Back in April of 2015, we shared some initial research on the impact of stations supplementing their local coverage with syndicated content from the NPR API. Last month, we revisited the initial question that prompted this research: What role does content syndication play in the performance of station sites? Our intention was to reevaluate our learnings from three years ago that guide our “recipe for content syndication success” and to dig deeper on questions around the interplay between station format and other levers you can control around content syndication, like topic selection and publication timing.
We started by looking at a cohort of 162 station websites that syndicated content in February 2018. Of those stations, 104 are purely news stations, 12 are purely music stations, and 46 are mixed format. Overall, we found that exposure to local stories on station sites is a better predictor of retention than exposure to NPR content on a station site, though some well-curated NPR stories or stories that are syndicated in the right moment can buck that trend.
Across the board -- regardless of station format -- we confirmed the pattern we saw back in 2015 still holds true. Despite the average station publishing NPR syndicated stories at a three-to-one ratio compared to local stories, those stories account for less than 10% of story page views across station sites. This means that individual station stories typically have pageviews in the hundreds or thousands, while the typical NPR syndicated story usually sees pageviews in the single or double digits only. Additionally, we revalidated the trend that station sites with a majority of their content published from syndicated sources see 15% fewer story pageviews per user in month compared to stations with a majority of local content.
Beyond seeing weaker audience engagement on station sites that are heavily syndicated, we continue to see that exposure to local content on a station site is a much better predictor for long-term audience retention than exposure to NPR syndicated content. The Cohort Analysis reports in Google Analytics allow us to do this analysis by isolating data for a subset of users who visited a station site for the first time during a particular time period. Using the reports, you can see what percentage of a specific cohort returns to your site week after week.
In the chart below, we show this rate of return -- also referred to as the “retention rate” -- over a six week period. Here, the grey bars show the average percent of users that return to a station website one week following their first visit (3.3%), two weeks following (2.0%), and so on. Interestingly when we break these average out by exposure to local stories (the lines in blue) versus NPR syndicated stories (the lines in red) we can see that, compared to the average retention across all station sites, NPR content -- regardless of station format -- underperforms.
The magnitude in retention rates for national versus local content is especially stark for Music stations (the solid blue and red lines), with 1.8% of the local-content exposed audience retained (versus 3.3% on average) and only 0.2% of the NPR-content exposed audience retained after a six week period (versus 1.0% on average).
But by no means does this indicate that syndicated NPR content should be scrapped from your station website strategy! We dug deeper to understand which types of syndicated content actually do bolster a station site’s performance if curated correctly to the right set of ingredients.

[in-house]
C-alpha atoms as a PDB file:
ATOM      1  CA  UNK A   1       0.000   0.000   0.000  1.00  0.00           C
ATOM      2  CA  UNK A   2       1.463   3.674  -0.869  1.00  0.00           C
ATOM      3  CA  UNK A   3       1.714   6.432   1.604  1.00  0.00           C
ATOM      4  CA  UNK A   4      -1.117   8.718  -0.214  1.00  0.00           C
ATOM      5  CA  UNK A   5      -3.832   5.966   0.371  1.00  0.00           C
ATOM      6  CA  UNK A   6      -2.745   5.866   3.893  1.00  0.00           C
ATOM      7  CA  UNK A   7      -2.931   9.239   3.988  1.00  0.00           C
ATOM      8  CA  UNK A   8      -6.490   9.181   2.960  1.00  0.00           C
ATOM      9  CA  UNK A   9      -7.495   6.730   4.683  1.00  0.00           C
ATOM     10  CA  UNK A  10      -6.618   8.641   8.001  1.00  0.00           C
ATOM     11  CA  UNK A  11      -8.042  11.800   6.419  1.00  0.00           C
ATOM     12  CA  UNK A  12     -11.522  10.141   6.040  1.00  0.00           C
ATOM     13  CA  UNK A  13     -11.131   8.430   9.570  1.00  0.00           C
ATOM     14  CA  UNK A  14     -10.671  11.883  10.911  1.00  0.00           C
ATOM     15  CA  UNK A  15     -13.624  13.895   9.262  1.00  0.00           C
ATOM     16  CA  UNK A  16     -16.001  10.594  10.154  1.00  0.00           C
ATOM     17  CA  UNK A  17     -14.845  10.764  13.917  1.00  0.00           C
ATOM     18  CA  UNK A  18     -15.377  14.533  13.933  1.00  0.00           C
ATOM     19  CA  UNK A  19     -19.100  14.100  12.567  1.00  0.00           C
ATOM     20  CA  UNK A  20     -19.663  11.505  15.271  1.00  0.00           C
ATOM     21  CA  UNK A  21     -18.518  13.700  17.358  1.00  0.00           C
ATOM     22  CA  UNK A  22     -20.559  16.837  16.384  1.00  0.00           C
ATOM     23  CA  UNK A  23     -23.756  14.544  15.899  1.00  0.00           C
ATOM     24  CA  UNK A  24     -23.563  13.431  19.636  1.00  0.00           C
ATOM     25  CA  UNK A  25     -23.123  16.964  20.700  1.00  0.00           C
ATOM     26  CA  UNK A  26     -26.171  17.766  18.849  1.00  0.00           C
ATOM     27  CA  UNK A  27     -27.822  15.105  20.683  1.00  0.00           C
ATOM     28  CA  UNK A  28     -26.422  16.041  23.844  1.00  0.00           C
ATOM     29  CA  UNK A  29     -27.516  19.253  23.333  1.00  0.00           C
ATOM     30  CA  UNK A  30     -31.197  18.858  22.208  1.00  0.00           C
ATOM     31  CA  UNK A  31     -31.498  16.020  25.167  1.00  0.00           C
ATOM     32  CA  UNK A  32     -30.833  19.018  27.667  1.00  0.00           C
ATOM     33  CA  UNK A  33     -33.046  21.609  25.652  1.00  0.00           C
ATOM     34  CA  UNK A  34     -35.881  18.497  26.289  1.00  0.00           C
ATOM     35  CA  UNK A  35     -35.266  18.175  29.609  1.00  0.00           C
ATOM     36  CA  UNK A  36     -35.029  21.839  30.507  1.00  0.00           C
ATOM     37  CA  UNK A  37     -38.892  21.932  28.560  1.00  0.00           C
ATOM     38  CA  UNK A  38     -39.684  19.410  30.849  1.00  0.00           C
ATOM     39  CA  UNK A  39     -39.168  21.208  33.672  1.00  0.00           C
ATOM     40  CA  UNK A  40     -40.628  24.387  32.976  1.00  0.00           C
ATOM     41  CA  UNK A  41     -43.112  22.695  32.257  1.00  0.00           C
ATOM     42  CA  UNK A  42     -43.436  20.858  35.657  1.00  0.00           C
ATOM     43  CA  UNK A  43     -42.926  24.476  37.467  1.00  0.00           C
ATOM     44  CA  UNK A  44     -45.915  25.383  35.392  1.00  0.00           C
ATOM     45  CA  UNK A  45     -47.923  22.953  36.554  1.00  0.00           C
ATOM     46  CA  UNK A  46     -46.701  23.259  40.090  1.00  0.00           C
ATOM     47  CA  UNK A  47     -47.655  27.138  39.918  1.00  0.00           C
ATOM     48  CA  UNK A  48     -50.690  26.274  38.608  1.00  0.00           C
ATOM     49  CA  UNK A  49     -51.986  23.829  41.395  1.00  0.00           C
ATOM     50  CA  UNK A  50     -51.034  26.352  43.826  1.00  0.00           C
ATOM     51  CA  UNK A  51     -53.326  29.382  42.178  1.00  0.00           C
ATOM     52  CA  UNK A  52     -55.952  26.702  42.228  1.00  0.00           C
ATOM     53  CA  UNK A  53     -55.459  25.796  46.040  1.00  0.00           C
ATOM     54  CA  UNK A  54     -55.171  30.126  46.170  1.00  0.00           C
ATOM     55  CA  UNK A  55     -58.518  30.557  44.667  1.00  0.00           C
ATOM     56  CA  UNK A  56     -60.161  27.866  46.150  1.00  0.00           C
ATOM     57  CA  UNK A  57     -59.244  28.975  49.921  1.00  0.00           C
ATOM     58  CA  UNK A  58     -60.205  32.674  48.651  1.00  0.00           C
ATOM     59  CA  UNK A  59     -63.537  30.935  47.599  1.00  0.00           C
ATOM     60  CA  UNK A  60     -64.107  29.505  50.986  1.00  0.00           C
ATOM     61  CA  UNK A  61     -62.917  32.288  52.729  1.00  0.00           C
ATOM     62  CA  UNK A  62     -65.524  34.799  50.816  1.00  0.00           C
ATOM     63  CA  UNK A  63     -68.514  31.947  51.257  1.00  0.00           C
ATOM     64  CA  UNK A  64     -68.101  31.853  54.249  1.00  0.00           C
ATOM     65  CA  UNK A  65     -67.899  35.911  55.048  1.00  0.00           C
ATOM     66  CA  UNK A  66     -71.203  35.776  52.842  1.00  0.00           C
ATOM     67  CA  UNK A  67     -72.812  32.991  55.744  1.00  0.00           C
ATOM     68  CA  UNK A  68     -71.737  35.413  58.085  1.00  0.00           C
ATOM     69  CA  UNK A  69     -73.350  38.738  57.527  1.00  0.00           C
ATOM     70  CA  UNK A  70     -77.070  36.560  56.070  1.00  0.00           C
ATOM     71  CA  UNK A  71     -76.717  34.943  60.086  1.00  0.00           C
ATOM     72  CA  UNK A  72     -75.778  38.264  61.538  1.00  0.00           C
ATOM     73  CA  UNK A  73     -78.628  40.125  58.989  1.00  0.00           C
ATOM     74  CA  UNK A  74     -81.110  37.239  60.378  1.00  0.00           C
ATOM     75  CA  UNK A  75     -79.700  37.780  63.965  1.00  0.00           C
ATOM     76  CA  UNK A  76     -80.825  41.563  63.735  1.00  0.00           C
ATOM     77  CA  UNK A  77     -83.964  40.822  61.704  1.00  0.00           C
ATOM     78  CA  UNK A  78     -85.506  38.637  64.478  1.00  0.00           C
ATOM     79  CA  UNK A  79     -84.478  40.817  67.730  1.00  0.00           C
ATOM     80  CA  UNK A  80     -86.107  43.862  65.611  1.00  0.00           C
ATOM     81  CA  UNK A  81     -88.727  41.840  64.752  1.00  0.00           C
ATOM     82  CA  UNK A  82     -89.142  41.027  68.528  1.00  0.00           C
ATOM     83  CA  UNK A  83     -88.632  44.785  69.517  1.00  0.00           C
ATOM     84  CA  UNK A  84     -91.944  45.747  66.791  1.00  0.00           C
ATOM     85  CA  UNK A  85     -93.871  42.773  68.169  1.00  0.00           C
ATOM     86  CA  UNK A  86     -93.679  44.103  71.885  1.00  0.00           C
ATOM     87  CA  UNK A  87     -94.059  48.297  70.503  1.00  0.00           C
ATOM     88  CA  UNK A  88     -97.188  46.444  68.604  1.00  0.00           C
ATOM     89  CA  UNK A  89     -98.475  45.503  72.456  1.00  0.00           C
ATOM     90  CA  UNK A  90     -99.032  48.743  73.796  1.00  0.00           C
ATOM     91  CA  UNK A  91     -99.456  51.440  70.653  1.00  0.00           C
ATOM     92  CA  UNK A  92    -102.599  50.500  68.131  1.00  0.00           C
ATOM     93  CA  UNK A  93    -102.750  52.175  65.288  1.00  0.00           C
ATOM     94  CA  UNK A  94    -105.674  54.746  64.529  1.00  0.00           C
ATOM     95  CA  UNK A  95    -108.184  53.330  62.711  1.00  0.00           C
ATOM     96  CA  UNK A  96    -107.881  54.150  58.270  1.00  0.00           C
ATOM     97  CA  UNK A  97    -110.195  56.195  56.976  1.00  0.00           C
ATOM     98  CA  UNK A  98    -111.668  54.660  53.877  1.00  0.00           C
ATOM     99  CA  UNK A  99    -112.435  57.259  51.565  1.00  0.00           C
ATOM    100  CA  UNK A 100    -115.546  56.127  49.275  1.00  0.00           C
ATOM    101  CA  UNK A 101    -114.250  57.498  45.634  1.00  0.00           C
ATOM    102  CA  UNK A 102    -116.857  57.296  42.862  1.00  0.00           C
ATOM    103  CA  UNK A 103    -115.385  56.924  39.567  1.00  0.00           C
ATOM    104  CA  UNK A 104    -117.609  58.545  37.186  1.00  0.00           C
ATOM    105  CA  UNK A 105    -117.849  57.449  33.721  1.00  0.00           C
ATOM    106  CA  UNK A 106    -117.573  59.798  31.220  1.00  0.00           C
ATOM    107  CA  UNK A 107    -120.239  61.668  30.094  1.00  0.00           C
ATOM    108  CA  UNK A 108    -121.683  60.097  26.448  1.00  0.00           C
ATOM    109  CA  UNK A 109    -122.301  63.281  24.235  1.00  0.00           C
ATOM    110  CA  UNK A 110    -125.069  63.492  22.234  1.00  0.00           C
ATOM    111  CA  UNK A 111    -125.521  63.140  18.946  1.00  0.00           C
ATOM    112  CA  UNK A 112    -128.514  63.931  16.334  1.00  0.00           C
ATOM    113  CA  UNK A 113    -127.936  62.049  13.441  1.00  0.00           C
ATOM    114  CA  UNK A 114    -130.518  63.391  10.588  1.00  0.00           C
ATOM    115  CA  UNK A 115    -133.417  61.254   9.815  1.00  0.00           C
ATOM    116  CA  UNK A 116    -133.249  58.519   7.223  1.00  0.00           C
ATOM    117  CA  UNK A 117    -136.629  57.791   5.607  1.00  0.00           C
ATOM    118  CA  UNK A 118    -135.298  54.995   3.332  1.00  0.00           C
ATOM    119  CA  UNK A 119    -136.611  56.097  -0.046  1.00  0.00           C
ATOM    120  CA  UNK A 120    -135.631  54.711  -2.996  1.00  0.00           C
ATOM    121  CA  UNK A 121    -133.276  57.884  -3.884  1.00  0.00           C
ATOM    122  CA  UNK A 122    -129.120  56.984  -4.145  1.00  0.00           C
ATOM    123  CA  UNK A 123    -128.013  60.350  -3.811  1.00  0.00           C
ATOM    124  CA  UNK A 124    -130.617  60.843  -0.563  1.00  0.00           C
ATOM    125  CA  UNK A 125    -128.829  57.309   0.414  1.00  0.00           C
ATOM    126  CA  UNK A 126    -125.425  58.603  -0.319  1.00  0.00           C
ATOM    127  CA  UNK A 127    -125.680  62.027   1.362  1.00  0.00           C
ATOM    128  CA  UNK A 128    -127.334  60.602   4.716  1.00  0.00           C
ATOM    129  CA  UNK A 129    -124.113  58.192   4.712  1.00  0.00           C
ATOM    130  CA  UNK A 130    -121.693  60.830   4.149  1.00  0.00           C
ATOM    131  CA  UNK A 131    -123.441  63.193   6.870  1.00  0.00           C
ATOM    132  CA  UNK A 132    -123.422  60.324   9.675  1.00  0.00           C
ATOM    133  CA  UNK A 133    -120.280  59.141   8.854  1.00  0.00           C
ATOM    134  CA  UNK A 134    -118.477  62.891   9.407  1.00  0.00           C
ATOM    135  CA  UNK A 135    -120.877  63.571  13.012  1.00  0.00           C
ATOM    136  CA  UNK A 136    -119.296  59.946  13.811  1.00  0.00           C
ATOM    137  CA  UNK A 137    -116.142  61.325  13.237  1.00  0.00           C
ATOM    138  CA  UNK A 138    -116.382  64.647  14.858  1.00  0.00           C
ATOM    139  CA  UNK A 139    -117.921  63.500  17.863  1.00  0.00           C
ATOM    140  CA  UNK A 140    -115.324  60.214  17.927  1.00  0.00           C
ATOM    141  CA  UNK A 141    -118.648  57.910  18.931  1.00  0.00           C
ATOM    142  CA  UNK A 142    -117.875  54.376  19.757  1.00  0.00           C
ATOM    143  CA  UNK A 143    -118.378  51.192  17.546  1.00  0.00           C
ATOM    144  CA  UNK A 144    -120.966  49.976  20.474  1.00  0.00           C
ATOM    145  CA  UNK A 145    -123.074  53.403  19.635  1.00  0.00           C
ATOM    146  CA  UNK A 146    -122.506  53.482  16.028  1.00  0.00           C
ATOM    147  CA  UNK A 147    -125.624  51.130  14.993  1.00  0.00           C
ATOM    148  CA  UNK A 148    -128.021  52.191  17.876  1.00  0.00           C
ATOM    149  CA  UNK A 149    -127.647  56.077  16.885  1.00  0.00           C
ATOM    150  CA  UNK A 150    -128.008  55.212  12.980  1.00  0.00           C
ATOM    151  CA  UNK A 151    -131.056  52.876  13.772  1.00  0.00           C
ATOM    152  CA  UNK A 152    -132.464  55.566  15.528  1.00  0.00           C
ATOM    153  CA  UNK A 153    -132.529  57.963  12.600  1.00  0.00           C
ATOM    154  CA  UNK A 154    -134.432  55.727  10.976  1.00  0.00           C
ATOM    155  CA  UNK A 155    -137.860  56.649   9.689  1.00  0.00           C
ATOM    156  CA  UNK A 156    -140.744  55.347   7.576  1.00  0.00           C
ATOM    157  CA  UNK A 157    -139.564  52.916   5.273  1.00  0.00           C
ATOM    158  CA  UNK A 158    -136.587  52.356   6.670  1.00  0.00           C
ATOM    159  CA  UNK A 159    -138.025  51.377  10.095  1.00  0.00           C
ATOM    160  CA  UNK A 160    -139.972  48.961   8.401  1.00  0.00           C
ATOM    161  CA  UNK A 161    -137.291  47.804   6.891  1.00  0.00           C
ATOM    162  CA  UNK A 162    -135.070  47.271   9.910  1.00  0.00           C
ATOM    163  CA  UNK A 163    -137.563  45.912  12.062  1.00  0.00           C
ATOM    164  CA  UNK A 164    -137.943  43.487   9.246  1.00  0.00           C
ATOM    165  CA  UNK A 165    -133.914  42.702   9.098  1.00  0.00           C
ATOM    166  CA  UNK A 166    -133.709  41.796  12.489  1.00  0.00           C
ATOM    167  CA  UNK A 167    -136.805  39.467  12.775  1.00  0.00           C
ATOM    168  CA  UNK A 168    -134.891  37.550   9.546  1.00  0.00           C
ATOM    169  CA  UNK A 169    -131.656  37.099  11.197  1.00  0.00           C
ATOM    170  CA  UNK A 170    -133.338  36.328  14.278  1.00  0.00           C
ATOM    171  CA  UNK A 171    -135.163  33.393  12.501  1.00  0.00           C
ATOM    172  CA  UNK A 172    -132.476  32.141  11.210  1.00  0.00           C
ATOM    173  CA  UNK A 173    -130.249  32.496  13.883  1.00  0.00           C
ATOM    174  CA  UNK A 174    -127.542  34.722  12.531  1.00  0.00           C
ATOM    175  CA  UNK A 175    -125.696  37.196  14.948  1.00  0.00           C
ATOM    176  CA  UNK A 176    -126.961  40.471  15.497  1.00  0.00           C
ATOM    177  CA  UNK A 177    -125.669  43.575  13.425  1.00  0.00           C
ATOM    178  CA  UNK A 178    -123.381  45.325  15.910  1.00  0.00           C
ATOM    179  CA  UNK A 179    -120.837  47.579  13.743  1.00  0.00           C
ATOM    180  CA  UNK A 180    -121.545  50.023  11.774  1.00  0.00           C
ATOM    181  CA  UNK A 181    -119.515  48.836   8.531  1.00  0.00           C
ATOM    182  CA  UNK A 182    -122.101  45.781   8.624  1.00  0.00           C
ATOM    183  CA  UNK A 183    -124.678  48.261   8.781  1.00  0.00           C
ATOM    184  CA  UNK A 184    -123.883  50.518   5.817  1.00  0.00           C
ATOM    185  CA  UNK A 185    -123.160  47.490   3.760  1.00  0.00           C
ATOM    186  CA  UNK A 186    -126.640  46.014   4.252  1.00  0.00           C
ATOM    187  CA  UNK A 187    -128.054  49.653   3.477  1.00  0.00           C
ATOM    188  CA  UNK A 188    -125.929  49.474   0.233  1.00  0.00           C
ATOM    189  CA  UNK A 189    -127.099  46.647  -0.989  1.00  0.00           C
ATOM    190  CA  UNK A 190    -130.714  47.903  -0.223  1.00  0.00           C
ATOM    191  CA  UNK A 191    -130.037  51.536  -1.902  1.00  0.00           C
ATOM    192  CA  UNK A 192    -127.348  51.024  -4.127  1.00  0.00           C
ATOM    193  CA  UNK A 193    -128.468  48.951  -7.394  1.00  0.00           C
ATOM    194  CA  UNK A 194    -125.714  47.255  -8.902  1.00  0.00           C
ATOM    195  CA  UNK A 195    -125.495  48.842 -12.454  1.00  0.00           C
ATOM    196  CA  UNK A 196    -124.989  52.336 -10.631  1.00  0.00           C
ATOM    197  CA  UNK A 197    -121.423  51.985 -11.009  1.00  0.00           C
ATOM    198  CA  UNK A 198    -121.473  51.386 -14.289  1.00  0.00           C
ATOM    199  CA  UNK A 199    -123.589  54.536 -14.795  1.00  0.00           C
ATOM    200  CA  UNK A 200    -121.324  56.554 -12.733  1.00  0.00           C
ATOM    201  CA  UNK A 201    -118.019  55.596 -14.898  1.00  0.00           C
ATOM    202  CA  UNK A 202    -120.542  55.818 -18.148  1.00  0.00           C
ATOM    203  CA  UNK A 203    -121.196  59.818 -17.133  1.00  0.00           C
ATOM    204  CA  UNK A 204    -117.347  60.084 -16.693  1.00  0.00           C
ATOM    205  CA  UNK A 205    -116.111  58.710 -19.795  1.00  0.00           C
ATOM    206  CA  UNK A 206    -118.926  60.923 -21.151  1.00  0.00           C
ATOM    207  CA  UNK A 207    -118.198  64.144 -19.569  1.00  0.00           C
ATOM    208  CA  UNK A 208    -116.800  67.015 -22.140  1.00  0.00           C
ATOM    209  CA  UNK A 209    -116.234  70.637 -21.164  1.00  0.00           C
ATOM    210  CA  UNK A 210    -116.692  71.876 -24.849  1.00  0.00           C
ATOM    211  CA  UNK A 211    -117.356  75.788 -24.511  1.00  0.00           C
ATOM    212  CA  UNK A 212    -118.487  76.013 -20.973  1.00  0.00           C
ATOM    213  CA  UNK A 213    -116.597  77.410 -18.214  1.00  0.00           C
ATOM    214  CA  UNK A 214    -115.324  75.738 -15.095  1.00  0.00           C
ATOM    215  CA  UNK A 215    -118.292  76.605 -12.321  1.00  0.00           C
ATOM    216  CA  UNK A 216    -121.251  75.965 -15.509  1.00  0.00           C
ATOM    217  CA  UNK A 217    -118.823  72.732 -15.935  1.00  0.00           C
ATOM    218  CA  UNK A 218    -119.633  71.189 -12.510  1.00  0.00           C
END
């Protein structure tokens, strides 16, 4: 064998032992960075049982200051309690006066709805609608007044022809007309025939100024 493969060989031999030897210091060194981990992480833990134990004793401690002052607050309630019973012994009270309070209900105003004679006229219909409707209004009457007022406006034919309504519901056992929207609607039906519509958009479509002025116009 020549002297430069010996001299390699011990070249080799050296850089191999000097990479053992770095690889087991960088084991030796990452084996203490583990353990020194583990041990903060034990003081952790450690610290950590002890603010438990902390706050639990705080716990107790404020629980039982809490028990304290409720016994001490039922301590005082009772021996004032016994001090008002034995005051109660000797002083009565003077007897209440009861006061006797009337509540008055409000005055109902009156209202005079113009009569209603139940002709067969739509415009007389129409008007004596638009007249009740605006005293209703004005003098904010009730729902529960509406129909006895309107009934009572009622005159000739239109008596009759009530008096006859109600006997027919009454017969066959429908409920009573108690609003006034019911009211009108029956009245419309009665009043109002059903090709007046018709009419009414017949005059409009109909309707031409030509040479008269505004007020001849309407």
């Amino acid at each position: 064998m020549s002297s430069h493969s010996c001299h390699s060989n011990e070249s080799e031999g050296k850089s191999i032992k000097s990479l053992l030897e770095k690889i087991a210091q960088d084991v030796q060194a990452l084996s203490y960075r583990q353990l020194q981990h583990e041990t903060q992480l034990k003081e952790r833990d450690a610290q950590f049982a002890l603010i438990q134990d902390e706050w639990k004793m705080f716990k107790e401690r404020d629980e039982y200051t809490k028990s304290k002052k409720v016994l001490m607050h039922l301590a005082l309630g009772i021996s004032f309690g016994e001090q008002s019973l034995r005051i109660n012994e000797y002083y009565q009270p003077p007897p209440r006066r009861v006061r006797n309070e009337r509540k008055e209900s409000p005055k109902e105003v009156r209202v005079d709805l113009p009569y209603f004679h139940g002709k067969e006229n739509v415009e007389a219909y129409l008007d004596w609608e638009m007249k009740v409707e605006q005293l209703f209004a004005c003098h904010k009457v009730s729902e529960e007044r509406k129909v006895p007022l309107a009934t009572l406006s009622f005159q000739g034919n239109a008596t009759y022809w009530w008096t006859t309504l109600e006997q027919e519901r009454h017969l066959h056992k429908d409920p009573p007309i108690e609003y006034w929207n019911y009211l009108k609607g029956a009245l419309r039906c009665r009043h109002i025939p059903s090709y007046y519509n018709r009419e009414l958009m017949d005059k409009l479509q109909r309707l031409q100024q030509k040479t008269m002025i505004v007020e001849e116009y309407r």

Among the cohort of stations we explored, there is strong evidence that thoughtful, well-curated syndication can lead to higher engagement with NPR syndicated content and a higher likelihood to return to the station site in the future. Somewhat obviously, stories in the Music and Arts & Culture categories perform two to three times better on Music format station sites than other types of syndicated content and is more likely than other syndicated content to bring visitors back. Interestingly, News format station sites see better engagement and retention for NPR stories in categories that are less “hard news” related -- like Health & Fitness, Science & Technology, and Sports.
Another way to think about content curation is related to the day of the week that you choose to syndicate particular content. We found that for News and mixed format stations, in particular, the proportion of pageviews from syndicated NPR stories account triples on weekends versus weekdays, suggesting that NPR content serves an important role in filling out a site’s real estate during periods when local news production slows down.
Additionally, the popularity of syndicated story topics varies based on whether it’s published on a weekend or a weekday. Among the cohort of sites we reviewed, NPR syndicated stories in topics like Politics & Government, Science & Technology, and Business & Economy tended to have a higher proportion of site pageviews on weekdays, while stories related to Sports, Health & Fitness, Education, and Arts & Culture tended to perform better on weekends.
So what is the ultimate recipe for success with content syndication on your site? These two basic ingredients hold true for all stations, regardless of station format or size:
- Syndicate NPR content in moderation
- Curate content that complements your station’s core value
Beyond that, we recommend taking a look at the performance of syndicated content on your site today and comparing your results to the findings we’ve laid out here. Every station site has something unique to offer, and discovering what works best for you relative to all station sites can reveal new opportunities for success.
You can start that process today by using the Google Analytics Custom Report we’ve created for you here.
For more information on how to make the most of syndication through Core Publisher, check out our recent webinar.